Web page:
Once the shear limit is assigned, the iteration combination is chosen and then the Start button is executed. For the example, the property SLB3 50_4 was assigned to all links in the model and the combination "ENVELOPE" was chosen as the combination of iteration. As a result of the initial analysis, a column of fictitious devices was obtained in the plugin, which will replace the property of each link that has a D / C outside the range of 1.1 and 1.4.

To assign the properties obtained in the first analysis to the links, the "iteration" button of the plugin is executed and it will automatically change the properties of the links in the ETABS model and then analyse the model and verify the D / C. In this case the D / C values of the first iteration are higher than 1.48 which is above the acceptable range and it is necessary to continue iterating.

The iterations must be repeated until a ratio value is reached within the design range of 1.1 and 1.4. In this example, 5 automatic iterations were necessary to finalize the design. The D / C range is considered to be the strictest in this procedure to direct iteration for greater safety in the final result that must always be verified with a non-linear TH procedure which, when using NLINK elements, the ETABS model is ready for execution.



The dynamic nonlinear analyses were carried out in order to verify the contribution of SLB dissipators to a structure denominated the SLB Building.

The SLB building corresponds to a precast building, regular in plan and elevation, for residential use located in an area of high seismicity in Peru. The proposed architectural project concerns infrastructure of five levels with a total height of 15.5m, as shown in figures 20 (a) and 20 (b). It has 4 apartments per level and rooftop. The objective is to design a safe, economical, functional and innovative structure in accordance with seismic standards, in addition to promoting the use of precast materials in favour of the industrialization of construction in the region [6]. The base structural proposal consists in a model equipped with devices of seismic protection, type Shear Link Bozzo (SLB). The resistant system is defined by square columns of 40cmx40cm, beams of 35cmx70m (of lengths greater than7 meters), precast unidirectional pre-slabs of 35cm and uncoupled concrete walls of 12cm. (Fig 20b).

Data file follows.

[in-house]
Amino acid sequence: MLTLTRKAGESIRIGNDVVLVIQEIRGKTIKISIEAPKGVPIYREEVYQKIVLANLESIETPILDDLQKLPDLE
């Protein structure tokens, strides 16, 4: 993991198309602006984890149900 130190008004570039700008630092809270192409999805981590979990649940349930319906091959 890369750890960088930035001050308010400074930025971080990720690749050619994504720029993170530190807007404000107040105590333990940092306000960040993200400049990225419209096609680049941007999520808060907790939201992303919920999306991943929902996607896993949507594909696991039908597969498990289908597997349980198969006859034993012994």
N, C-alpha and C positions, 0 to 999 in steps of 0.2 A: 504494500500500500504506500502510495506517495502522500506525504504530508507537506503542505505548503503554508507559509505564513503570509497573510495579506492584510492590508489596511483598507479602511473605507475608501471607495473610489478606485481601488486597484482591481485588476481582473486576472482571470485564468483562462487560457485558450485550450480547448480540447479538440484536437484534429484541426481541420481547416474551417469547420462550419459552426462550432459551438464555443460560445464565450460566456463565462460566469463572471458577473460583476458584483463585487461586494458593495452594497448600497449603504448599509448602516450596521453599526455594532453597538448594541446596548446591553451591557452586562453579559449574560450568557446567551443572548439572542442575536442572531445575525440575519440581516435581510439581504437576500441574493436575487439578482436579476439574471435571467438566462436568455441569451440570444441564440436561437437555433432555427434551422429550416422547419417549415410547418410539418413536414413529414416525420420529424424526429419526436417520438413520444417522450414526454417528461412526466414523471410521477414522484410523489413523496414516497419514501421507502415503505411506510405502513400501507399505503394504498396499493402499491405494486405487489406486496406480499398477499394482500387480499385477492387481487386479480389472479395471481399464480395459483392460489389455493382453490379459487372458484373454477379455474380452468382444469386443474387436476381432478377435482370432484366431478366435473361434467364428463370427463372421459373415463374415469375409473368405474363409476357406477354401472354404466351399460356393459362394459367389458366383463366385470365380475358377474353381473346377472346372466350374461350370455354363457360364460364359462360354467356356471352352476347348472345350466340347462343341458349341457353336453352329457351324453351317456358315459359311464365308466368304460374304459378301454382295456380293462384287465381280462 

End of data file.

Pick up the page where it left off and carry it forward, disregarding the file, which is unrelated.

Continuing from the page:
The vertical loads are assigned to beams, columns and pre-slabs, while the seismic actions are transferred to the system composed of uncoupled walls and SLB dissipators. All the beams have been modelled as bi-articulated to mainly absorb vertical loads that generate bending moments and shear forces. Regarding the connection at the base of their 11 columns, it has been considered appropriate to evaluate two cases: fixed and hinged.

4.1. Nonlinear Analysis Time History

The nonlinear step by step analysis in time using 10 preselected seismic signals (compatible with Peruvian Spectra in S1 soil condition in Zone 4) applied in two horizontal directions and according to current code. The SLB devices are predefined to satisfy the requirements of normative displacements between storeys, and then the columns have been designed. The structural calculations and modeling of the building have been made using the ETABS Software with ability to evaluate the non-linearity of SLB devices that have been located between decoupled walls and beams. The model has 120 devices (24 per level).

4.2. Result processing

As part of the post-processing of the results obtained, the drifts are presented in the x and y directions of the fixed and hinged SLB Building at the base, in the same way, the maximum accelerations per storeys for each seismic signal.

The following figures show the distortions and accelerations of the structure for each seismic signal and for each level. The figures 21a and 21b show the average drifts of the 10 signals used for the columns fixed in the base with average values between 0.0038 and 0.0070. We can see that the maximum drifts are in the second level and all values are lower than the maximum limit of Peruvian Code, which for this type of analysis is 0.00875.